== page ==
Town of Newton Grove v. Sutton, 111 N.C. App. 376, disc. rev. denied, 335 N.C. 181 (1993)

The North Carolina Fair Housing Act does not require a municipality to allow a mobile home for a handicapped person if location of the home would violate the zoning ordinance.

In 1988, the Town of Newton Grove denied a request to locate a mobile home behind the Suttons' single family residence to house their daughter who has a severe mental illness. The property in question is located in the C-1 business zoning district and the existing residential use is nonconforming under the zoning ordinance. Following passage of the Federal Fair Housing Amendments of 1988 and the North Carolina Fair Housing Amendments of 1989, the Suttons informed the town that, under those laws, they should be allowed to place the mobile home on their property and they intended to do so. The town brought this action seeking a temporary and permanent injunction to prohibit the Suttons from locating a mobile home on their property. The Suttons answered and counterclaimed under the state Fair Housing Act Amendments. After the trial court enjoined the Suttons from placing a mobile home on their property, the Suttons appealed.

The Court of Appeals noted that the parties had stipulated that the existing residential use is nonconforming. Furthermore, there was no question but that the Suttons' daughter is "disabled." The Court then considered whether a mobile home is permitted in the C-1 business district. Reviewing relevant ordinance provisions, the Court held that the addition of the mobile home would be an unlawful extension of a nonconforming use and the mobile home would not be a "customary accessory" use or structure under the ordinance. In addition, the Court rejected the notion that the board of adjustment should have granted a variance since the record is void of any evidence that the Suttons ever applied for a variance.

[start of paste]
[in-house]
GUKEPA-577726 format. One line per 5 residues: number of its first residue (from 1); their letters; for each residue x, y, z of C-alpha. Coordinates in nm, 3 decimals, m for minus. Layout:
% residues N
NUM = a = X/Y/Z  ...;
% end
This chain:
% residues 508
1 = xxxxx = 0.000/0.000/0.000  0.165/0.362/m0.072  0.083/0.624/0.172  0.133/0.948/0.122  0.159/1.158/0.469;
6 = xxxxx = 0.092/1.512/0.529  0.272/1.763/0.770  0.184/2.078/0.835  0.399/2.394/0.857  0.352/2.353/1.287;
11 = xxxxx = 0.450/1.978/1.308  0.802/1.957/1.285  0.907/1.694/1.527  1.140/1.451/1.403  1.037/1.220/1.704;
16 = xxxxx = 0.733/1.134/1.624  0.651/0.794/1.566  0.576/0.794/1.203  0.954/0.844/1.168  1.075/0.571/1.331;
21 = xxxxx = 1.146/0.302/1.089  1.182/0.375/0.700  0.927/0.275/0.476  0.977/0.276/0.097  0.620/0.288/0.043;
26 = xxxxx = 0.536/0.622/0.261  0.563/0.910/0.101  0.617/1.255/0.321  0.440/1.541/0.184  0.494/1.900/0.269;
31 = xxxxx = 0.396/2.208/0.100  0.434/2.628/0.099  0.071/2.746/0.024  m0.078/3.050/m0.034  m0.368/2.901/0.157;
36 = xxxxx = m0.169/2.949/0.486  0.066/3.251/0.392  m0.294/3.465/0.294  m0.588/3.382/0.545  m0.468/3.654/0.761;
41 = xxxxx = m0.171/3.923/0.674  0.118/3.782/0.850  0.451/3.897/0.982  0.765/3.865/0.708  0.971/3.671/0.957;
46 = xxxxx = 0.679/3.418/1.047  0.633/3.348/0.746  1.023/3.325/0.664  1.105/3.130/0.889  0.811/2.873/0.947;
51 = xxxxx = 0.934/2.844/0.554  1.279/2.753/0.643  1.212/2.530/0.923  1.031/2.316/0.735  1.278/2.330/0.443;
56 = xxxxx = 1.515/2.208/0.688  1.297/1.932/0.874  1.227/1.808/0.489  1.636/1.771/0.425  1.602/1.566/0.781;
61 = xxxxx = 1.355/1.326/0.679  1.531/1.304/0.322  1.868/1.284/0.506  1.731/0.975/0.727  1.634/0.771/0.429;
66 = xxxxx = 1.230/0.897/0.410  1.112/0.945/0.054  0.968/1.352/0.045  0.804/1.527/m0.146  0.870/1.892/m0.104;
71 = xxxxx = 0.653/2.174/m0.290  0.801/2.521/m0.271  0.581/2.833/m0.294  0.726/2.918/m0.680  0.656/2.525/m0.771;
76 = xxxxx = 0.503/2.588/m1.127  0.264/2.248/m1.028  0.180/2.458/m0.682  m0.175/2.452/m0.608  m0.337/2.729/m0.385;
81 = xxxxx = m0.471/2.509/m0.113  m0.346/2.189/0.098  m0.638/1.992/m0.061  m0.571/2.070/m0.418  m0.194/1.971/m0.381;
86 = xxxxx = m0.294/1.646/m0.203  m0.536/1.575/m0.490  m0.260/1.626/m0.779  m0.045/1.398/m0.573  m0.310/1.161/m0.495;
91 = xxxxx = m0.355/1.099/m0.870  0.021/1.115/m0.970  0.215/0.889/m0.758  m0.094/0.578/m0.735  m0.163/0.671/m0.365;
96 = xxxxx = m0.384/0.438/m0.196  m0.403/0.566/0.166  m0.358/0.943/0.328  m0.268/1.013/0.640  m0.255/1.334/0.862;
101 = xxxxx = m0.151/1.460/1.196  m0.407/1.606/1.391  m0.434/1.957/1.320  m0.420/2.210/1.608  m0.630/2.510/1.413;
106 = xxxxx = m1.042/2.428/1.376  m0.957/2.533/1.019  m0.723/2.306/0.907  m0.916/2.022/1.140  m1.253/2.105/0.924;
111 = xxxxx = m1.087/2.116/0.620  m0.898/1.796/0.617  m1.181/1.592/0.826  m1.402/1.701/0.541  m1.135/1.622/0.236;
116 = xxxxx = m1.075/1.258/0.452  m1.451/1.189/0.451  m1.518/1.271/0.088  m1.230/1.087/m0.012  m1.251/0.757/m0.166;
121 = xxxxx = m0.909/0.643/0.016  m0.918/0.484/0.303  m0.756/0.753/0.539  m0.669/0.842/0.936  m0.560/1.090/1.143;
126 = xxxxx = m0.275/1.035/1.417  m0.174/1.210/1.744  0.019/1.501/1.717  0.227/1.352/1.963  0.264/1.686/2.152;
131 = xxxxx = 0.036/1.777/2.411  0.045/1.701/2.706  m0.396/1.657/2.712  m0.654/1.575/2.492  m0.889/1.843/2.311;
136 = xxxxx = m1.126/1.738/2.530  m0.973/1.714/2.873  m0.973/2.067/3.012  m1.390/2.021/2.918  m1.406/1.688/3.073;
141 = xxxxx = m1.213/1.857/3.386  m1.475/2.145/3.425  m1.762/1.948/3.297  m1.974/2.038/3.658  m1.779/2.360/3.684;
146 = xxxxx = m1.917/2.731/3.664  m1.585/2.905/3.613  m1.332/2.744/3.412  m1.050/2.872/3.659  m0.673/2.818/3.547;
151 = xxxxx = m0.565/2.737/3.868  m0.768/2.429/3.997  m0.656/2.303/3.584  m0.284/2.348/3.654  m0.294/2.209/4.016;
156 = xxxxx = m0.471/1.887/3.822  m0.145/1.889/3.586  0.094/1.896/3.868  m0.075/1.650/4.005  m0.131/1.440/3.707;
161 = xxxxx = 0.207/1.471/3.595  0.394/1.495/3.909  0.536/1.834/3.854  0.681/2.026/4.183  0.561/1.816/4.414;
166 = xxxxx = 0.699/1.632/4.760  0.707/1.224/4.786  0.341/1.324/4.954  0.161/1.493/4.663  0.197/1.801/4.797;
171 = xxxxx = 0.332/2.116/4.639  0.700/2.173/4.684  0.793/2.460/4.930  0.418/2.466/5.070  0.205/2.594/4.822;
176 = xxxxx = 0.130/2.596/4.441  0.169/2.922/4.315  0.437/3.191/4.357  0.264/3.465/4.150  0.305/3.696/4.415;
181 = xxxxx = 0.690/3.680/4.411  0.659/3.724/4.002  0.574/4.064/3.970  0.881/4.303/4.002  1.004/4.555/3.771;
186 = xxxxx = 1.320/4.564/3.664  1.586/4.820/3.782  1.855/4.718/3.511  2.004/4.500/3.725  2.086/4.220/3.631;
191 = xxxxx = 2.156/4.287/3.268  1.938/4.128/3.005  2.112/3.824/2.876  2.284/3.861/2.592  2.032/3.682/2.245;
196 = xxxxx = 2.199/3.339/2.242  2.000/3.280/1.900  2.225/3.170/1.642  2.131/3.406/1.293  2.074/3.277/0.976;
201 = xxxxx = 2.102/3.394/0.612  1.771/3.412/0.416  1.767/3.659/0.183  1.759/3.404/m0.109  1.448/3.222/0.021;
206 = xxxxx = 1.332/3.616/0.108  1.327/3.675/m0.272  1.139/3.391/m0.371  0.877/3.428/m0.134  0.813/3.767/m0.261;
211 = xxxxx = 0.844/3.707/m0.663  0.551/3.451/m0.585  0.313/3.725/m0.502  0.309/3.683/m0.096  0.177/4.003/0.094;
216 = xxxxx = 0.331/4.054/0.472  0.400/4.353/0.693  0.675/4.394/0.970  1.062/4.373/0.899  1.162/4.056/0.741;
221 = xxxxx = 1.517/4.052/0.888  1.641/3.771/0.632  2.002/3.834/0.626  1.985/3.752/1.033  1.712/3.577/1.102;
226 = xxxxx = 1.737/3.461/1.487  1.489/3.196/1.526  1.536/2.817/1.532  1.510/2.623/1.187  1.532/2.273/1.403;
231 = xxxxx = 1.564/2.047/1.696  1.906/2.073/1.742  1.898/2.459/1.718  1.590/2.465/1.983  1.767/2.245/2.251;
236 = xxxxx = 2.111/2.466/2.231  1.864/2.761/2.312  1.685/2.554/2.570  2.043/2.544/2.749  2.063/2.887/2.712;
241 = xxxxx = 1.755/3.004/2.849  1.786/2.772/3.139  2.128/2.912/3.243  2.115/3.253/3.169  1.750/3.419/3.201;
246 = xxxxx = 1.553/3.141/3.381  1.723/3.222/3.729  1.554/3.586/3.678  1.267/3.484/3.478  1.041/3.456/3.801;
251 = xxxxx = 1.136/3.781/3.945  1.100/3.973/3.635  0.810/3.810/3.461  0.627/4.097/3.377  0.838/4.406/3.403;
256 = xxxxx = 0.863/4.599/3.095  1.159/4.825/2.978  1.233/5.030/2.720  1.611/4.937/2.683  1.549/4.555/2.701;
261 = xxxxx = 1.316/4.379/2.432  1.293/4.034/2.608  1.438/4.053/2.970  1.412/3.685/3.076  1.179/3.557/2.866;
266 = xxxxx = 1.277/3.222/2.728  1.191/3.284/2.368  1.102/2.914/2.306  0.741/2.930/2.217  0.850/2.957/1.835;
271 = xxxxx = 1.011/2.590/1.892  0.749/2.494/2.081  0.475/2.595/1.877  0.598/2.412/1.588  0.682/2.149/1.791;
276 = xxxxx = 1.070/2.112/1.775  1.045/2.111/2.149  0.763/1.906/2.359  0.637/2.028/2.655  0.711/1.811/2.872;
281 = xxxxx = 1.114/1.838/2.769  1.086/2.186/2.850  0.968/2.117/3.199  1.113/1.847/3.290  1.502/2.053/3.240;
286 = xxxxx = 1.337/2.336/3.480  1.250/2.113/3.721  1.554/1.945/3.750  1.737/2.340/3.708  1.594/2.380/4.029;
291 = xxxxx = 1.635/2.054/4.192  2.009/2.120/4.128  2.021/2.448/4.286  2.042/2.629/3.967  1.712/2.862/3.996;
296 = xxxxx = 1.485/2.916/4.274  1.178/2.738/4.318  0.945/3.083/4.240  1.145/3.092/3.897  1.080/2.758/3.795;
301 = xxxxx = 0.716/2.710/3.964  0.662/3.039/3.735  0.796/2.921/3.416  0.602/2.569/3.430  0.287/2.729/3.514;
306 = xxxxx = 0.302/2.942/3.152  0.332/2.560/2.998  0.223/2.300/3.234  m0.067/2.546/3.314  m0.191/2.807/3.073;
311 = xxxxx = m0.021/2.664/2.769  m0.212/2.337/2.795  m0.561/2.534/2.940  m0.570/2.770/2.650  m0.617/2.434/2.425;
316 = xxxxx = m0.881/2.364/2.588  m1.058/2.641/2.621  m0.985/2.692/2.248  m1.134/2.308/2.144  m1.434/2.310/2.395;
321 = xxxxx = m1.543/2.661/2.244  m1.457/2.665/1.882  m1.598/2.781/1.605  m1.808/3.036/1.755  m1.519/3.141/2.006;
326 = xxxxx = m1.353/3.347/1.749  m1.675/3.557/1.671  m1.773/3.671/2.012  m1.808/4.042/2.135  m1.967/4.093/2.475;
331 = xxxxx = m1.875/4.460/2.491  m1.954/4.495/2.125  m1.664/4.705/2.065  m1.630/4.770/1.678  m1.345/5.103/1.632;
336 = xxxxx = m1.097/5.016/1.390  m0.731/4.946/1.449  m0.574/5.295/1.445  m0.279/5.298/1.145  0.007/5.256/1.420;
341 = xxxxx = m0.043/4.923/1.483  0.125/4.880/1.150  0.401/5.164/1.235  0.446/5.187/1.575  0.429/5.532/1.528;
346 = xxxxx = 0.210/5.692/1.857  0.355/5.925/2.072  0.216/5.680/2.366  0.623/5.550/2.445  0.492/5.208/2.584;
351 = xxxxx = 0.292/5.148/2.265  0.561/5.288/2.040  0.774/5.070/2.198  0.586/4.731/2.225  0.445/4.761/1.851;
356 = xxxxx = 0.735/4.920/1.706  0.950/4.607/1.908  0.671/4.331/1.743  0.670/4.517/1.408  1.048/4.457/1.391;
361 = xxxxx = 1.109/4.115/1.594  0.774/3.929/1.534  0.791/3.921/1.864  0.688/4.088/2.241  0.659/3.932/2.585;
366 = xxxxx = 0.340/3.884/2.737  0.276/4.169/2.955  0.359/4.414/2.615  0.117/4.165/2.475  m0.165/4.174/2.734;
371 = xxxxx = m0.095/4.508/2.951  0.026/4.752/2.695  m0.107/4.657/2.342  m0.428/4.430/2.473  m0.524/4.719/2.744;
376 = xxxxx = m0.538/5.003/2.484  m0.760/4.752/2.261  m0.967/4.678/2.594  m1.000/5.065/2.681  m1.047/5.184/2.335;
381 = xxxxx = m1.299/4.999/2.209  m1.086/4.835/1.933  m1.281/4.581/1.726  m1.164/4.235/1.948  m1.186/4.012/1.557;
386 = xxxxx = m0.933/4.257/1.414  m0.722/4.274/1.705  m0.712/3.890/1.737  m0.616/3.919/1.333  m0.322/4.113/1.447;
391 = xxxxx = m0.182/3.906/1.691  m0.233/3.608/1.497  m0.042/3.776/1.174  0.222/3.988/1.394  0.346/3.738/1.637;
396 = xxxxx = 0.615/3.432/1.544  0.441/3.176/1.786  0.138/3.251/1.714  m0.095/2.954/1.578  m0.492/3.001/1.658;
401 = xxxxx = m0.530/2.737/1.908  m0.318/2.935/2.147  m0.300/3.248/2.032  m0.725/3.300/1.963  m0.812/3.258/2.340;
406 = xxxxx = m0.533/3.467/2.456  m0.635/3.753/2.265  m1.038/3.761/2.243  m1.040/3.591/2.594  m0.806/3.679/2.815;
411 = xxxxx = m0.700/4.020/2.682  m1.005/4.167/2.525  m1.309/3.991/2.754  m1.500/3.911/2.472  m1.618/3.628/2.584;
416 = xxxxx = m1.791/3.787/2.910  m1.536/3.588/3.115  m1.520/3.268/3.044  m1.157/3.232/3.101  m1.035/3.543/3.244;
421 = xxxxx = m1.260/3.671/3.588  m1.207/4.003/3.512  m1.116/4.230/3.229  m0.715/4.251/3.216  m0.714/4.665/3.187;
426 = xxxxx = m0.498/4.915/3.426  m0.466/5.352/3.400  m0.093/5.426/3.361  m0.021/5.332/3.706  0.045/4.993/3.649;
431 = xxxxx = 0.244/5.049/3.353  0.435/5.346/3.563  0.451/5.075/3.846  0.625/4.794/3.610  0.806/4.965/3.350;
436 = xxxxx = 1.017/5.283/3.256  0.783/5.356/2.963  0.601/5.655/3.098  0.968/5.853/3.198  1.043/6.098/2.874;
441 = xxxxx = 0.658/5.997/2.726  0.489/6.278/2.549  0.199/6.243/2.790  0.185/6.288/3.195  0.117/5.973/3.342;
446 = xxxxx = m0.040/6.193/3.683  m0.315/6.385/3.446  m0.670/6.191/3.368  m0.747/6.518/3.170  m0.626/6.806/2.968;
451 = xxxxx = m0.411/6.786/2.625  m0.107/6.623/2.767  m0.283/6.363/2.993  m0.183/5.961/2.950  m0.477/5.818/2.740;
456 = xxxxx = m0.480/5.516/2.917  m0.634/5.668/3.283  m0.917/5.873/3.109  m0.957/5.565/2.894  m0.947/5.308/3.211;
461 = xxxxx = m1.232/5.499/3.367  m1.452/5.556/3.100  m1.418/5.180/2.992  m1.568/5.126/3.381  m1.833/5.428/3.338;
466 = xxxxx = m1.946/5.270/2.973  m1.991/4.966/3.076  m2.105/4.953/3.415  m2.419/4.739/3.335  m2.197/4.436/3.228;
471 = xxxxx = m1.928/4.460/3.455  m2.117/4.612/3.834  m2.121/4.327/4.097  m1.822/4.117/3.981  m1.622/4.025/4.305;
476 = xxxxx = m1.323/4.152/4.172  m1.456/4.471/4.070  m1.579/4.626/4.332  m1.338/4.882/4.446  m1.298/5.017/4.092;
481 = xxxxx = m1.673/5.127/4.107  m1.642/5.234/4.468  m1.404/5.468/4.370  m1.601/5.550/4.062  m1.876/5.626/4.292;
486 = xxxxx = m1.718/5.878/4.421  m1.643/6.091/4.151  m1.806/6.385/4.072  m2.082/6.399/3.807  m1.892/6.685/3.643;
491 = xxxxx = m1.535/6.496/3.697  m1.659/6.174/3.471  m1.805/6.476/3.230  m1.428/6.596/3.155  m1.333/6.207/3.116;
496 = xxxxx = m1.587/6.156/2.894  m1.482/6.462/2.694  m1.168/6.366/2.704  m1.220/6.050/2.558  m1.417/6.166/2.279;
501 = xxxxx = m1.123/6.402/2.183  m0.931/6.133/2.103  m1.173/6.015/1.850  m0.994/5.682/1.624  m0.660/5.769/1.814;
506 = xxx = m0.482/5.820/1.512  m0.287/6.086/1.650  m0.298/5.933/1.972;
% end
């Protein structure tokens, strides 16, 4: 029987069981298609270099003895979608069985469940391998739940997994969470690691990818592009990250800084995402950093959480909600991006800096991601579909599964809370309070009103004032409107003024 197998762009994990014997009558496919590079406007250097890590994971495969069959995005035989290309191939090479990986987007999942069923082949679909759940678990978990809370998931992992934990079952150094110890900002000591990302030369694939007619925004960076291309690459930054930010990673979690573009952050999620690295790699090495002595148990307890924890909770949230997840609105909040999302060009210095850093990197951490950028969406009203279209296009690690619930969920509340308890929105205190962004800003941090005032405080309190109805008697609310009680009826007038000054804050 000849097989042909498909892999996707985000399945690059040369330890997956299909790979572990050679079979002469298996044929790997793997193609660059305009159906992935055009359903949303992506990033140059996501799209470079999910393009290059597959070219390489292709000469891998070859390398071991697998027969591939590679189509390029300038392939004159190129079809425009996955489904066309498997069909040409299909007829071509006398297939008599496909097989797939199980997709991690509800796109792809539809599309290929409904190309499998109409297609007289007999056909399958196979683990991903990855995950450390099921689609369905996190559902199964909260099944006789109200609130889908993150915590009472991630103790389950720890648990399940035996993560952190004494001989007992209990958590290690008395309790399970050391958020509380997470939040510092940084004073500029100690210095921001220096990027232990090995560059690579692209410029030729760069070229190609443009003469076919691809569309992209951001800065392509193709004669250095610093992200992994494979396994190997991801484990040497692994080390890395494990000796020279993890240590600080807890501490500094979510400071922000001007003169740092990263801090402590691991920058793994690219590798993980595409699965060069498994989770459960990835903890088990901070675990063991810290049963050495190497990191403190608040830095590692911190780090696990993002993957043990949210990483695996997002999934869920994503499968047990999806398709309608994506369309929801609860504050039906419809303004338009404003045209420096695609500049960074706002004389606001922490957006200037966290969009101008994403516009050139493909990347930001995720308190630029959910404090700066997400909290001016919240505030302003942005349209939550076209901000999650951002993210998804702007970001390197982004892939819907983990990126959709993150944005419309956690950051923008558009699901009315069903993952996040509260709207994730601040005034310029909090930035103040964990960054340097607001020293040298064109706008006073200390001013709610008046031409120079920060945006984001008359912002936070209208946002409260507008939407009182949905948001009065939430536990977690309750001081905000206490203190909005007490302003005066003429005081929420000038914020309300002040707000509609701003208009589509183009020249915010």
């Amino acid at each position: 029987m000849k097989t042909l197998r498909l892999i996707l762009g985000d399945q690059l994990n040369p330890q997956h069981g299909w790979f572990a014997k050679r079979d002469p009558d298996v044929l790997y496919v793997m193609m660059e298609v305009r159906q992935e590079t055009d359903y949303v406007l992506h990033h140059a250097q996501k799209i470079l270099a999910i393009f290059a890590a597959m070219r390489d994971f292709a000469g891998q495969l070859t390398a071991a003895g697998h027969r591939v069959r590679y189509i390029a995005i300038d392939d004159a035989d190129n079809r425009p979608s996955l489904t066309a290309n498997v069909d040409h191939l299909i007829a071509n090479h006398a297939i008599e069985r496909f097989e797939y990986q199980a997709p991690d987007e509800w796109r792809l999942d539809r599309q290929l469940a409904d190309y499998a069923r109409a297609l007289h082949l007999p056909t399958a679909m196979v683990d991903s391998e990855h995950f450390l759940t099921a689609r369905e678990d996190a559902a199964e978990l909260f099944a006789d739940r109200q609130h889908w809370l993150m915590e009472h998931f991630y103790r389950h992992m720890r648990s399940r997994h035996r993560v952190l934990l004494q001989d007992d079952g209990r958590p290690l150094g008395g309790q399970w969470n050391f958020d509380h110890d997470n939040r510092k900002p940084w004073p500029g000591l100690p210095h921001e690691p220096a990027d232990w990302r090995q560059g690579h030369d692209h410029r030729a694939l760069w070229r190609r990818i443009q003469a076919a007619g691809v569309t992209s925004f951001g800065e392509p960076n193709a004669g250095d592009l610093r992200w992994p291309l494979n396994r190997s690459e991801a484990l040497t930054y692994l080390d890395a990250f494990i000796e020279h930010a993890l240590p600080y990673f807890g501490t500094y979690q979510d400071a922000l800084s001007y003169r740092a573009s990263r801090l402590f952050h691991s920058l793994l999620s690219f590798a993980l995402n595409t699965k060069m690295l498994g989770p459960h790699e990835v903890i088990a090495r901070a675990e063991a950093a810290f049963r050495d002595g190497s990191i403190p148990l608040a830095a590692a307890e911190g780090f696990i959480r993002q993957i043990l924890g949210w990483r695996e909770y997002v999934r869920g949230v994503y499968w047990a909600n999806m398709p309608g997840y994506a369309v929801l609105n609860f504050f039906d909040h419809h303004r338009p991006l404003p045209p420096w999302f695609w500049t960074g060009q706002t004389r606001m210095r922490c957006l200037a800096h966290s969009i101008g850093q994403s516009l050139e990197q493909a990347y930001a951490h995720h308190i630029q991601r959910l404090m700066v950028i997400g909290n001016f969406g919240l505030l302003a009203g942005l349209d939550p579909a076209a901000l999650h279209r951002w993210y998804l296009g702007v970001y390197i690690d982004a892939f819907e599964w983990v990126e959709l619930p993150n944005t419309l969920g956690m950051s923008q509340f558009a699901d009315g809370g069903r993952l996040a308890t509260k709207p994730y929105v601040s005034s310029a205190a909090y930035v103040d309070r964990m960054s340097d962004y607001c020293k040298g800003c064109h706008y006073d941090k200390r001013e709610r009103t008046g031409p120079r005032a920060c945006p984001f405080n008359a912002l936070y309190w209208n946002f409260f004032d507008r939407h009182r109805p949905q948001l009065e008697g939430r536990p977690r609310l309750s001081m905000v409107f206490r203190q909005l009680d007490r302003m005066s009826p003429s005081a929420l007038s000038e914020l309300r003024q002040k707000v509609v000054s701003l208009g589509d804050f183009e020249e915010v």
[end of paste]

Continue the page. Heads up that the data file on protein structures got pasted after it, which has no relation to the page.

Next the Court considered the North Carolina Fair Housing Act. Citing the language of G.S. 41A-4(a), the Court indicated that, in order for the Act to apply, the discriminatory practice must "(1) occur in a 'real estate transaction', and (2) discriminate 'because of' one of the reasons listed in the statute," in this case the daughter's handicapped condition. Since the reason the town refused to allow placement of the mobile home was that it would violate the zoning ordinance, the denial was not "because of the daughter's handicapped condition." Furthermore, the effect of the denial was to preserve the business nature of the C-1 zoning district. The refusal was based on a classification of housing type and not on a physical or mental condition.
[Land Use; Ordinance Interpretation; Fair Housing]